Taste & Travel - - Contents - bySUSAN HAL­LETT

SU­SAN HAL­LETT pro­files a per­fumed spice.

SPICES, SUCH as cloves and pep­per, were prized by princes, priests and pi­rates. It is thought that the clove tree orig­i­nated in China but it was first cul­ti­vated by the Dutch in the Moluc­cas, known to Euro­peans as the Spice Is­lands. The tall ev­er­green trees grow well in var­i­ous trop­i­cal cli­mates and are to be found in such in­ter­est­ing places as Zanz­ibar, which once sup­plied the bulk of the world’s cloves, as well as in Tan­za­nia.

The fruit of the pyra­mi­dal tree bear­ing these fra­grant flower buds was not fa­mil­iar to most Euro­peans un­til a sea route to the East was dis­cov­ered by the Por­tuguese at the close of the fif­teenth cen­tury. The Chi­nese were fa­mil­iar with cloves as early as the third cen­tury BCE and the spice was an im­por­tant trade item for hun­dreds of years. The an­cient Ro­mans also made use of the spicy fra­grance and warm aro­matic taste of cloves in their cui­sine, as did the English. One dish, called mau­menye ryalle, ac­cord­ing to The Hori­zon Cook­book was prob­a­bly in­spired by the Cru­saders and is said to have been en­joyed in Bri­tain. It was a stew “of strong wine, cin­na­mon, soft pine cones, cloves, al­monds, ale and pulped hog’s brawn.” Saf­fron, gin­ger, salt and more sweet wine com­pleted this elab­o­rate dish.

Pep­per and cloves had been as rare as gold dust and were just as valu­able in Europe dur­ing the Mid­dle Ages. Dur­ing the 16th and 17th cen­turies wars were fought over footholds in Asia for a share of the wealth held by spice

traders from the Ori­ent. At that time spices were so pre­cious that they were used spar­ingly, even at the ta­bles of Euro­pean royalty. The cloves that most Euro­peans knew be­fore the Por­tuguese voy­ages of dis­cov­ery were nearly all from Zanz­ibar, off the coast of East Africa.

Great spice guild houses, such as the one in Lubeck, Ger­many, were es­tab­lished in Europe as early as 1180. Spice traders in Lon­don, Eng­land were grouped with other guilds and were part of the Wor­ship­ful Com­pany of Gro­cers. Their

re­built guild house is on Princess Street in Lon­don. The guild hall I lunched in, Zun­fthaus zur Saf­fran in Zurich, is ru­moured to have opened in 1303. It was re­built be­tween 1719 and 1723. I will al­ways re­mem­ber the de­li­cious lunch, served on the first floor where the spices were stored.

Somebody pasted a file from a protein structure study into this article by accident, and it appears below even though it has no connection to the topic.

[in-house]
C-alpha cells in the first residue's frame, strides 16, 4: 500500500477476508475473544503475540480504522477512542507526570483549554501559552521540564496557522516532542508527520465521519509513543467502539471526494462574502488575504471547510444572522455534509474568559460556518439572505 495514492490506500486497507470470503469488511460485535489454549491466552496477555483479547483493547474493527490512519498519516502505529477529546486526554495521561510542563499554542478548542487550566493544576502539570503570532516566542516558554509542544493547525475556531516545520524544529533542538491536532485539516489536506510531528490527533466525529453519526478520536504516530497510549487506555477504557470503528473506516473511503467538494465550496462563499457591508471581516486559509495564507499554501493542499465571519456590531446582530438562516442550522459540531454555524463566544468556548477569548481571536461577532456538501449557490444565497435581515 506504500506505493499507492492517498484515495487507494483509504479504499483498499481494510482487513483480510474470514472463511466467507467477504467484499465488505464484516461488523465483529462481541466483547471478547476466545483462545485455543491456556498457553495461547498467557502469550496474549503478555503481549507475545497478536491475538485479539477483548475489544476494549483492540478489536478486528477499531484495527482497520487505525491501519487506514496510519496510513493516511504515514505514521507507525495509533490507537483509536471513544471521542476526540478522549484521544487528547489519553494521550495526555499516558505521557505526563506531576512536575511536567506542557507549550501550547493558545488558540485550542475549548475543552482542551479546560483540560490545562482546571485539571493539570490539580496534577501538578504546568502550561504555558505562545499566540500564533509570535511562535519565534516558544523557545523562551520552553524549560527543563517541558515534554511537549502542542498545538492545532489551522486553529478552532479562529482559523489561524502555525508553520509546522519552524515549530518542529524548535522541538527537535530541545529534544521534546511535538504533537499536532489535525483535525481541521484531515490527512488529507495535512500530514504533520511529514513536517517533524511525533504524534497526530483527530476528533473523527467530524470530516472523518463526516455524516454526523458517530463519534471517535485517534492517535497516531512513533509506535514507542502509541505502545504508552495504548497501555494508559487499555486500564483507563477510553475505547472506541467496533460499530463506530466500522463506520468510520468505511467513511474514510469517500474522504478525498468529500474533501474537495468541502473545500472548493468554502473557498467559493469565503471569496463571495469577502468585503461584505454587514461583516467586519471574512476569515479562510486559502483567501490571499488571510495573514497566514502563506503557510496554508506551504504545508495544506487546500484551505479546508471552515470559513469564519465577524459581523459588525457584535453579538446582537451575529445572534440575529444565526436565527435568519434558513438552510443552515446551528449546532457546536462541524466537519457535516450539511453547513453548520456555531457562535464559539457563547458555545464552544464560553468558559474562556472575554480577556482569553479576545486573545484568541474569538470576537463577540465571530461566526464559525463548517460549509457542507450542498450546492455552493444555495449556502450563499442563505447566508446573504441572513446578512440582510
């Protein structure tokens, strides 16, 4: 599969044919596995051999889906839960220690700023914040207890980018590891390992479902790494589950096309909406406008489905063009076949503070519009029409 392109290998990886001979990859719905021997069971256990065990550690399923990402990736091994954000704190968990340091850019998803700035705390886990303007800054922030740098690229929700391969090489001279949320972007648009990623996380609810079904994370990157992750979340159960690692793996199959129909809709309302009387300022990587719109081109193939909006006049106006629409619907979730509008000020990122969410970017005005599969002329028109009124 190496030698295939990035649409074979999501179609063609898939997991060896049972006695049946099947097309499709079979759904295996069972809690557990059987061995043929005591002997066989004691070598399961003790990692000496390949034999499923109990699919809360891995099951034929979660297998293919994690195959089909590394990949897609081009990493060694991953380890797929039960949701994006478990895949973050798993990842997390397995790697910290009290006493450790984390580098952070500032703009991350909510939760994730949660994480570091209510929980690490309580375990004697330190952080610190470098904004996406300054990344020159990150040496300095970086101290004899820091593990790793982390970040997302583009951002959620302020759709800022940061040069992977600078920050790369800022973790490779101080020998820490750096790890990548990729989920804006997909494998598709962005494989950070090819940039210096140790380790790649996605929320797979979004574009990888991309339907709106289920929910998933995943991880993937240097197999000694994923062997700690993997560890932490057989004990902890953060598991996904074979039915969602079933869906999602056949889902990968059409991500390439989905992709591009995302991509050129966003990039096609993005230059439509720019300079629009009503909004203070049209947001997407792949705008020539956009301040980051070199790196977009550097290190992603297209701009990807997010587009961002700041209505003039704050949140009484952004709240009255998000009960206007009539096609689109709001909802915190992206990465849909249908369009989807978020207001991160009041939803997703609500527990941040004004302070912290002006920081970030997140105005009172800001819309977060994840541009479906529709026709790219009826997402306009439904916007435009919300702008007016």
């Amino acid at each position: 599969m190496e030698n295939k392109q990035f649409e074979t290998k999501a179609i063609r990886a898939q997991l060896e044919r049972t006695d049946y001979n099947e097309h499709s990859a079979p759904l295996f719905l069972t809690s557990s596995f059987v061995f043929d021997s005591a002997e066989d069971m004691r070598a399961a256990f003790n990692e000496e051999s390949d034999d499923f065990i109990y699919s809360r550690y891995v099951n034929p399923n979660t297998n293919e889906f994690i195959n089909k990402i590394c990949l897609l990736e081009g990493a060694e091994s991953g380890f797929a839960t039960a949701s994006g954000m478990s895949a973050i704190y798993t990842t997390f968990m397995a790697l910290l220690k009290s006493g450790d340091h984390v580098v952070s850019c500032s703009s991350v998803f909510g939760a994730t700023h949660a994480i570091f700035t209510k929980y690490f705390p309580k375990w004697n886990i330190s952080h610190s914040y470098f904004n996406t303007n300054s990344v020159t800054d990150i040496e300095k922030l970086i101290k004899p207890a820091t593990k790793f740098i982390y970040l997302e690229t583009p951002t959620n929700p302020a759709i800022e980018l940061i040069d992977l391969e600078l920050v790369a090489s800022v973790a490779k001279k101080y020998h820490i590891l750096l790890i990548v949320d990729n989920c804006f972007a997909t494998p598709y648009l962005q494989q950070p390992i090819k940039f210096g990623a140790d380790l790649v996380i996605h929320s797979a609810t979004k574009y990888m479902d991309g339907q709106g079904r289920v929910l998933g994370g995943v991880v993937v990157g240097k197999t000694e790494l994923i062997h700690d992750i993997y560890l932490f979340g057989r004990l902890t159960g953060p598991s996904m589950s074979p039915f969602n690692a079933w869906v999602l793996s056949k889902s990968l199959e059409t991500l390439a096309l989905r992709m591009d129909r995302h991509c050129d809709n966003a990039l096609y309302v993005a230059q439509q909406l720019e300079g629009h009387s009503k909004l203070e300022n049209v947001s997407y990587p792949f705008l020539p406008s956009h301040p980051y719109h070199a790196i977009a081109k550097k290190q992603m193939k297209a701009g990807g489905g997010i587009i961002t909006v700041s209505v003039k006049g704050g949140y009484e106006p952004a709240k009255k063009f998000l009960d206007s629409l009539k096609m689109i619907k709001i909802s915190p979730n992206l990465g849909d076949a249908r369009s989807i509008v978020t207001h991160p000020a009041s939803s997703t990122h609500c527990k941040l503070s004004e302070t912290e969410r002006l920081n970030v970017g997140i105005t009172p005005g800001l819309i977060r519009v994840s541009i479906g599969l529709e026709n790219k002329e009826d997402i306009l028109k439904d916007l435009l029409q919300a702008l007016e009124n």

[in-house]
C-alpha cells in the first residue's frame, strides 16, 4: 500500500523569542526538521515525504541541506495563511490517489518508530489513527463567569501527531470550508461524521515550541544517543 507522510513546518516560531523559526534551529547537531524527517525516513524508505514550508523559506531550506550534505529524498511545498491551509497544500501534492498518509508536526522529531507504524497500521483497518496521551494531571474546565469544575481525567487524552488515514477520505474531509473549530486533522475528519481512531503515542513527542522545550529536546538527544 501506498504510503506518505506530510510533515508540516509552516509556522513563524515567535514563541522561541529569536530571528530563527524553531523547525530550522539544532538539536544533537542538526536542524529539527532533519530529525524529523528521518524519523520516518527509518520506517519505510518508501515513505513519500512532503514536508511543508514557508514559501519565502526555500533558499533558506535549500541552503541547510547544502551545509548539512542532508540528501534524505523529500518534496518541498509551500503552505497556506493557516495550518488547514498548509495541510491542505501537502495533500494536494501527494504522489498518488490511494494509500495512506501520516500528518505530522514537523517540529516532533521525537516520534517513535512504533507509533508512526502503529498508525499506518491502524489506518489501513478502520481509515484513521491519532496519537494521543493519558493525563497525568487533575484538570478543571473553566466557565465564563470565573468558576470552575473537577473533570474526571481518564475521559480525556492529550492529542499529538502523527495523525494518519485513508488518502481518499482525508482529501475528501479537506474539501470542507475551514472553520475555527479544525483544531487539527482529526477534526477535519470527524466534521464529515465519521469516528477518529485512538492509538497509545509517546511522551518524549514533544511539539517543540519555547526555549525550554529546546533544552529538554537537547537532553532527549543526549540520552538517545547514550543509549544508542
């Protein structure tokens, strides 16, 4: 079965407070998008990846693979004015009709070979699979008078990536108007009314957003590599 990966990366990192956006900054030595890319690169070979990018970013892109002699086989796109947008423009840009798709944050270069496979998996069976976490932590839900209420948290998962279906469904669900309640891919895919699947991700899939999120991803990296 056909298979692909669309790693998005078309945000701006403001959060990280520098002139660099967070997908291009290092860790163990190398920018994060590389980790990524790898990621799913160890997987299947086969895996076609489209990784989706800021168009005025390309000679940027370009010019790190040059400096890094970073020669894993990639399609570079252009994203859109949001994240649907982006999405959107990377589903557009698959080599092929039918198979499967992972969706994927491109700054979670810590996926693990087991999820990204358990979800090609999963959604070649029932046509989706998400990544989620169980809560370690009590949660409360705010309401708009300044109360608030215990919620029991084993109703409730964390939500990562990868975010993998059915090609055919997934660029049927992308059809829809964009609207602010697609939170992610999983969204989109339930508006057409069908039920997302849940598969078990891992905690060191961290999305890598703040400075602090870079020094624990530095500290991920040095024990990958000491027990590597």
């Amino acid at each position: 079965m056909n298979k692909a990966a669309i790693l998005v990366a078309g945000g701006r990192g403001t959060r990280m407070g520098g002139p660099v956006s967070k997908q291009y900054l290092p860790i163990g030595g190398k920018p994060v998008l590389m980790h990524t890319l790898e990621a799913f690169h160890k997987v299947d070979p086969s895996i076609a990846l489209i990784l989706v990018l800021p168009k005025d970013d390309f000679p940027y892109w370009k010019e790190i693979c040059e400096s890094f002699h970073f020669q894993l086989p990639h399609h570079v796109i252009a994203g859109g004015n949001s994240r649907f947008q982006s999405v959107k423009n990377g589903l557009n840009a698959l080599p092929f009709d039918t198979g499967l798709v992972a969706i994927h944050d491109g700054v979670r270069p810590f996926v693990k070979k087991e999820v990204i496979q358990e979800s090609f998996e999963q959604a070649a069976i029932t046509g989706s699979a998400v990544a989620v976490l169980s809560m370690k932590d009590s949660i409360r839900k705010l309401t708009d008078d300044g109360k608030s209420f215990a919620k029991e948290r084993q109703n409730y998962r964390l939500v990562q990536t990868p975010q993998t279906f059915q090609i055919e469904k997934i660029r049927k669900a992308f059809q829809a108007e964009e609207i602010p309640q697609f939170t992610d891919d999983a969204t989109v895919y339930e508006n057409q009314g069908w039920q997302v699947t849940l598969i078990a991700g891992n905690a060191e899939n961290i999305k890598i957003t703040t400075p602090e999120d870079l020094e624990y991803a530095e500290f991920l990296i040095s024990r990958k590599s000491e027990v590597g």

The small pur­ple flower clus­ters of the clove tree, picked in the bud stage, then dried in the sun, brought great wealth to the traders. The Por­tuguese and later the Dutch held the clove trade in mo­nop­oly un­til about 1770, when the French es­tab­lished clove trees on some of their is­land colonies, such as Réu­nion and Mau­ri­tius.

Ac­cord­ing to Joy of Cook­ing, “This spicy, dried rich red, un­opened bud of the clove tree con­tains so much oil that you can squeeze it out with a finger­nail.” Be­cause its flavour is so strong, the heads of cloves are of­ten re­moved so the sea­son­ing will be milder. There is also the much stronger oil of cloves, used in light-coloured dishes.

Ac­cord­ing to some home­o­pathic doc­tors, cloves are use­ful to treat di­ar­rhea, her­nia and bad breath as well as vom­it­ing. If ap­plied to the gums, a clove will ease toothaches. Oil of cloves should be used with dis­cre­tion as it is very strong. It should not be used by those tak­ing an­ti­co­ag­u­lant or an­tiplatelet drugs.

The clove tree can reach 40 feet in height. It is sym­met­ri­cally pyra­mi­dal, a mem­ber of the Myr­taceae fam­ily, species Eu­ge­nia aro­mat­ica… now of­ten classed as Syzgium aro­maticum. Cloves, called clou de girofle in French, have a four-sided stem and a ca­lyx with four sepals. The tiny is­land of Zanz­ibar once sup­plied the bulk of the world de­mand, but clove trees are now cul­ti­vated in many places, in­clud­ing the West Indies, many In­done­sian is­lands and coun­tries such as Pak­istan, Bangladesh, In­dia, Sri Lanka, Tan­za­nia and Mada­gas­car.

It took many voy­ages east­ward to find a route that al­lowed west­ern Euro­peans to start buy­ing from the ac­tual sources rather than from Arab and Ot­toman traders. This made such spices less ex­pen­sive.

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